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Distinguish between pointers and references in C++

, 2 Jul 2010
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Pointers and references look different enough (pointers use the "*" and "->" operators, references use "."), but they seem to do similar things. Both pointers and references let you refer to other objects indirectly. How, then, do you decide when to use one and not the other?
First, recognize that there is no such thing as a null reference. A reference must always refer to some object. As a result, if you have a variable whose purpose is to refer to another object, but it is possible that there might not be an object to refer to, you should make the variable a pointer, because then you can set it to null. On the other hand, if the variable must always refer to an object, i.e., if your design does not allow for the possibility that the variable is null, you should probably make the variable a reference.
“But wait,” you wonder, “what about underhandedness like this?”
char *pc = 0;          // set pointer to null  
char& rc = *pc;        // make reference refer to  
                       // dereferenced null pointer 

Well, this is evil, pure and simple. The results are undefined (compilers can generate output to do anything they like), and people who write this kind of code should be shunned until they agree to cease and desist. If you have to worry about things like this in your software, you’re probably best off avoiding references entirely. Either that or finding a better class of programmers to work with. We’ll henceforth ignore the possibility that a reference can be “null.”
Because a reference must refer to an object, C++ requires that references be initialized:
string& rs;             // error! References must  
                        // be initialized  
string s("xyzzy");  
string& rs = s;         // okay, rs refers to s 

Pointers are subject to no such restriction:
string *ps;             // uninitialized pointer:  
                        // valid but risky  
The fact that there is no such thing as a null reference implies that it can be more efficient to use references than to use pointers. That’s because there’s no need to test the validity of a reference before using it:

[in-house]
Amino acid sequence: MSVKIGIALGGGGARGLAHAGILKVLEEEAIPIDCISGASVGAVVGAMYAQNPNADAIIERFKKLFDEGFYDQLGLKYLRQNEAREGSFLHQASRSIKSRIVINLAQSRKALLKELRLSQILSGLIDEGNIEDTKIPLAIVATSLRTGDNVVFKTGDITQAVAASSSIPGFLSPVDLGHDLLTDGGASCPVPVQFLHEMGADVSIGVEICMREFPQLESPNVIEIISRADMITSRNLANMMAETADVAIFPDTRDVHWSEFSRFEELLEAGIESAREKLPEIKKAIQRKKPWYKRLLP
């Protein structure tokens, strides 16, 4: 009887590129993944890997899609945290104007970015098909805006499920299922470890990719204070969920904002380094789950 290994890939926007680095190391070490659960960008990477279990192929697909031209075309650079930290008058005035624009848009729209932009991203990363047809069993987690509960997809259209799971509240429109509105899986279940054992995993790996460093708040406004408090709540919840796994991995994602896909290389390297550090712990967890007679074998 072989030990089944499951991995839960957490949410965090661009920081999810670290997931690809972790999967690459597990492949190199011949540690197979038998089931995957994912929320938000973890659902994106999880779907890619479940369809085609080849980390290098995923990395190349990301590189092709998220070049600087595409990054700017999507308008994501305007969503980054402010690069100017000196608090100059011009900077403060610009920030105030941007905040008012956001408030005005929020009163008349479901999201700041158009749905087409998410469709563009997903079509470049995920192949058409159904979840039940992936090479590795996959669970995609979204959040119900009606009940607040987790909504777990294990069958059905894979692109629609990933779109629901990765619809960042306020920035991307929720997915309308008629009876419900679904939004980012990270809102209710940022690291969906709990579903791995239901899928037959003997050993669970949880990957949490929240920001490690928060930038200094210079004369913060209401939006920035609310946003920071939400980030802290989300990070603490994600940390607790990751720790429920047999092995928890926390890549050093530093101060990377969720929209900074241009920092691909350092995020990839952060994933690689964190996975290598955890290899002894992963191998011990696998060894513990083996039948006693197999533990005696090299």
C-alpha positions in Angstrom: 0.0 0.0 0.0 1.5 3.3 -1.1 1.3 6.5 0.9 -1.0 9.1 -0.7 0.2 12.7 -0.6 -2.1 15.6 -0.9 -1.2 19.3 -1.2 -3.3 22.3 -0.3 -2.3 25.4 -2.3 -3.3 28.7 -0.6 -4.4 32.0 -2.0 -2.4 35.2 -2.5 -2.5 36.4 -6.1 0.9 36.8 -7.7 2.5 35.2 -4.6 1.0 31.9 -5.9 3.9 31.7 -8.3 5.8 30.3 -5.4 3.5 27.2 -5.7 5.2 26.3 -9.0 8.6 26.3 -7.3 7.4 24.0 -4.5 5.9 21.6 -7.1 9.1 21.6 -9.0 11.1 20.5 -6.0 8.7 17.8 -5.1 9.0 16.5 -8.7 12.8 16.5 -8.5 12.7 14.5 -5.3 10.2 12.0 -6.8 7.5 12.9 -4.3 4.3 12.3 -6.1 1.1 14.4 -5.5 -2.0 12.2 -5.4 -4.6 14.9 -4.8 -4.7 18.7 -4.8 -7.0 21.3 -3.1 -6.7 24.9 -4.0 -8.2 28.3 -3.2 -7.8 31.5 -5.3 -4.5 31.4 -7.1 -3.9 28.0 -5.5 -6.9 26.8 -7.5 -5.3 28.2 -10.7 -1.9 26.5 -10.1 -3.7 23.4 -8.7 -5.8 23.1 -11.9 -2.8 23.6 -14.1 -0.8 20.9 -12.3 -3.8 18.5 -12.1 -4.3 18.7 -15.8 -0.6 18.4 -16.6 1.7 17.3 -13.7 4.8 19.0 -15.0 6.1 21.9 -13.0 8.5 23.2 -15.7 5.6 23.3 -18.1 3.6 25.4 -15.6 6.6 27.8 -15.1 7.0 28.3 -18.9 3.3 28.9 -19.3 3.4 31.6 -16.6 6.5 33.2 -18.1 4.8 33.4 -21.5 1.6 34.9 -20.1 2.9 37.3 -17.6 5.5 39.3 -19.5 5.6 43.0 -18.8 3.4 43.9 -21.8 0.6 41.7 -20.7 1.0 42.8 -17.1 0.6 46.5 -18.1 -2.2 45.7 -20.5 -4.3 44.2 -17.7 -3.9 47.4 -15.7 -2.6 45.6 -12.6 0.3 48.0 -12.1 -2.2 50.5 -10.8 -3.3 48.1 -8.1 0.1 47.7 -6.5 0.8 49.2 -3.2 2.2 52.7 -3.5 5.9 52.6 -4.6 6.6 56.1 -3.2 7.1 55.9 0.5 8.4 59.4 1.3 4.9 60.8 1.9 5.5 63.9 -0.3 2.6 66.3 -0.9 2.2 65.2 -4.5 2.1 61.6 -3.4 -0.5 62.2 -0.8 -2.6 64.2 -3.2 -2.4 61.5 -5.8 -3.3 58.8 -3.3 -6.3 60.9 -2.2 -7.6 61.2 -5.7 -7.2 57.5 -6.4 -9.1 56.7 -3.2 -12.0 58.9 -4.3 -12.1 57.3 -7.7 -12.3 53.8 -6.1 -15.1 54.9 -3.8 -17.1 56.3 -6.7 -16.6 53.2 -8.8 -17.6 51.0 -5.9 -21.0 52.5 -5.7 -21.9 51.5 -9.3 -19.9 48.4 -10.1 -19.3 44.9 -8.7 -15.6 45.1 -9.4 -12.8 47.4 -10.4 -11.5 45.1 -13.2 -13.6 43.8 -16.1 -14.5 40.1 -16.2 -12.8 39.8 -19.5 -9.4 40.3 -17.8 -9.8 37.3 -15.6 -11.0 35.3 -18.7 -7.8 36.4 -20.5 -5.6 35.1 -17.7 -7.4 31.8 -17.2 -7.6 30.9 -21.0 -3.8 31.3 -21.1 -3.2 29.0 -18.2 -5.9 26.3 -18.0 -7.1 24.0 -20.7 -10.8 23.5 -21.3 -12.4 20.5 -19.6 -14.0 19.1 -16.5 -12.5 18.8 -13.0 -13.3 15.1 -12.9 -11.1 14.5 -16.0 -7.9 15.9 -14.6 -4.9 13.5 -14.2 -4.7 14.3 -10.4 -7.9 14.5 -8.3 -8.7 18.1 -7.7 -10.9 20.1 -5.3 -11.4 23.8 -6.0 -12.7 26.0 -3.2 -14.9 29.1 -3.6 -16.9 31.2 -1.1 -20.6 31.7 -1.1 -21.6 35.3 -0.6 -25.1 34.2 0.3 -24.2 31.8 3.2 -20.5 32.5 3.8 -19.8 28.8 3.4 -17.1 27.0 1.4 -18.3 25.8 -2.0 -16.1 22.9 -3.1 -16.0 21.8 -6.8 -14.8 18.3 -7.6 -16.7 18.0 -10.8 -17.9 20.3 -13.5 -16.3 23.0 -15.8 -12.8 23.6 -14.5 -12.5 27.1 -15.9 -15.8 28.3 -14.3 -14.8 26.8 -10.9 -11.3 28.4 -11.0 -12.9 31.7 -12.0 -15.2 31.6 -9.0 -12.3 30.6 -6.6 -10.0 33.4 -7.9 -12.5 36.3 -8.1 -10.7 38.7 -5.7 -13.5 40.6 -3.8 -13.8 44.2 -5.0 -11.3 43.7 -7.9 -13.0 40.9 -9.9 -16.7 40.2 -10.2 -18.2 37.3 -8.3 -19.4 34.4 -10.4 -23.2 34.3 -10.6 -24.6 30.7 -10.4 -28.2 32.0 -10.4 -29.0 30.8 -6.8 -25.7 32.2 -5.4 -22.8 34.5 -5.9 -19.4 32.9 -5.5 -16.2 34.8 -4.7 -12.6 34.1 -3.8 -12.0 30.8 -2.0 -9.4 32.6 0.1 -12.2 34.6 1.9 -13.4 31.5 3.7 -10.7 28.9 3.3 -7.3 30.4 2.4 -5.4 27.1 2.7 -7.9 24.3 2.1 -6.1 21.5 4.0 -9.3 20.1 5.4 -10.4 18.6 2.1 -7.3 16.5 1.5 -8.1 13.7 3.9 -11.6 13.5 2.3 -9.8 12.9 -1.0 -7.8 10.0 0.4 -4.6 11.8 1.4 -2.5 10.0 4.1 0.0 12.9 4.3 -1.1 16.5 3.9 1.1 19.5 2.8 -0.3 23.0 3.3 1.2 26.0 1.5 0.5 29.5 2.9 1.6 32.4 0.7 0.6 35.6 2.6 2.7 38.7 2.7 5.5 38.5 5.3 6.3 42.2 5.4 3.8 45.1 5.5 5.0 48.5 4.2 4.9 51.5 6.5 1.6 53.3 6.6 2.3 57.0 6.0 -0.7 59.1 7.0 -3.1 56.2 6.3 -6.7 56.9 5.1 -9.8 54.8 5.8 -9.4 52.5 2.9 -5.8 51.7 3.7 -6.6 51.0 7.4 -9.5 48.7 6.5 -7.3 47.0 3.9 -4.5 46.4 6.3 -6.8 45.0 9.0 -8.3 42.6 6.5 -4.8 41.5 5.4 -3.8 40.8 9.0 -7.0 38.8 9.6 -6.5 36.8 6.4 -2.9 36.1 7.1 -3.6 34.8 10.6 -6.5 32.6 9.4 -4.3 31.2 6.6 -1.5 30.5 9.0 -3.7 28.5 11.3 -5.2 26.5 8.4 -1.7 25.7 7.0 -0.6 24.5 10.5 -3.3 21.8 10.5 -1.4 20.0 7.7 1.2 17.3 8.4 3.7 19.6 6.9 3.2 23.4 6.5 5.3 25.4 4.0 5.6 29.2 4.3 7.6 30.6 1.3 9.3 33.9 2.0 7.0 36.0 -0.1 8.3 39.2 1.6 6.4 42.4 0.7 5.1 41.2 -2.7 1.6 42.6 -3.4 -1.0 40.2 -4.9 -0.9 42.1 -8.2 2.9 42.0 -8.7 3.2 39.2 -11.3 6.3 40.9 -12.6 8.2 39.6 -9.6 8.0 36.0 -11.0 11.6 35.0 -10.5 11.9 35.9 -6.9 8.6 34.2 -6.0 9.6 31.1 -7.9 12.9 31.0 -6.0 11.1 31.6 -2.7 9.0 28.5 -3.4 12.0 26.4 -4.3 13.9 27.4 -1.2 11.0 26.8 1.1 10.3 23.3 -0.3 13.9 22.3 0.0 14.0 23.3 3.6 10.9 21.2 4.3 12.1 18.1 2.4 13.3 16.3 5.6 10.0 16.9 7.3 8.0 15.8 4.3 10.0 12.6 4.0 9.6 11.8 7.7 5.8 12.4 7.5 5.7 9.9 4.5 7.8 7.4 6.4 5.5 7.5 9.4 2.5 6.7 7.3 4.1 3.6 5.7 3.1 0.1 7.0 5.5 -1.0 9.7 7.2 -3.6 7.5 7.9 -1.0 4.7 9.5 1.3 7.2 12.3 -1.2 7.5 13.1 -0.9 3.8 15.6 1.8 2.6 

void printDouble(const double& rd)  
{  
    cout << rd;         // no need to test rd; it  
}                       // must refer to a double  
Pointers, on the other hand, should generally be tested against null:
void printDouble(const double *pd)  
{  
if (pd) {             // check for null pointer  
cout << *pd;  
}  
}  
Another important difference between pointers and references is that pointers may be reassigned to refer to different objects. A reference, however, always refers to the object with which it is initialized:
string s1("Nancy");  
string s2("Clancy");  
string& rs = s1;         // rs refers to s1  
  
string *ps = &s1;        // ps points to s1<a name="31186"></a>  
  
rs = s2;                 // rs still refers to s1,  
                         // but s1's value is now  
                         // "Clancy"  
  
ps = &s2;                // ps now points to s2;  
                         // s1 is unchanged  
In general, you should use a pointer whenever you need to take into account the possibility that there’s nothing to refer to (in which case you can set the pointer to null) or whenever you need to be able to refer to different things at different times (in which case you can change where the pointer points). You should use a reference whenever you know there will always be an object to refer to and you also know that once you’re referring to that object, you’ll never want to refer to anything else.
There is one other situation in which you should use a reference, and that’s when you’re implementing certain operators. The most common example is operator[]. This operator typically needs to return something that can be used as the target of an assignment:
vector<int> v(10);       // create an int vector of size 10;  
                         // vector is a template in the  
                         // standard C++ library  
v[5] = 10;               // the target of this assignment is  
                         // the return value of operator[]  
</int>
If operator[] returned a pointer, this last statement would have to be written this way:
*v[5] = 10;
But this makes it look like v is a vector of pointers, which it’s not. For this reason, you’ll almost always want operator[] to return a reference.
References, then, are the feature of choice when you know you have something to refer to, when you’ll never want to refer to anything else, and when implementing operators whose syntactic requirements make the use of pointers undesirable. In all other cases, stick with pointers.

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This article, along with any associated source code and files, is licensed under The Code Project Open License (CPOL)

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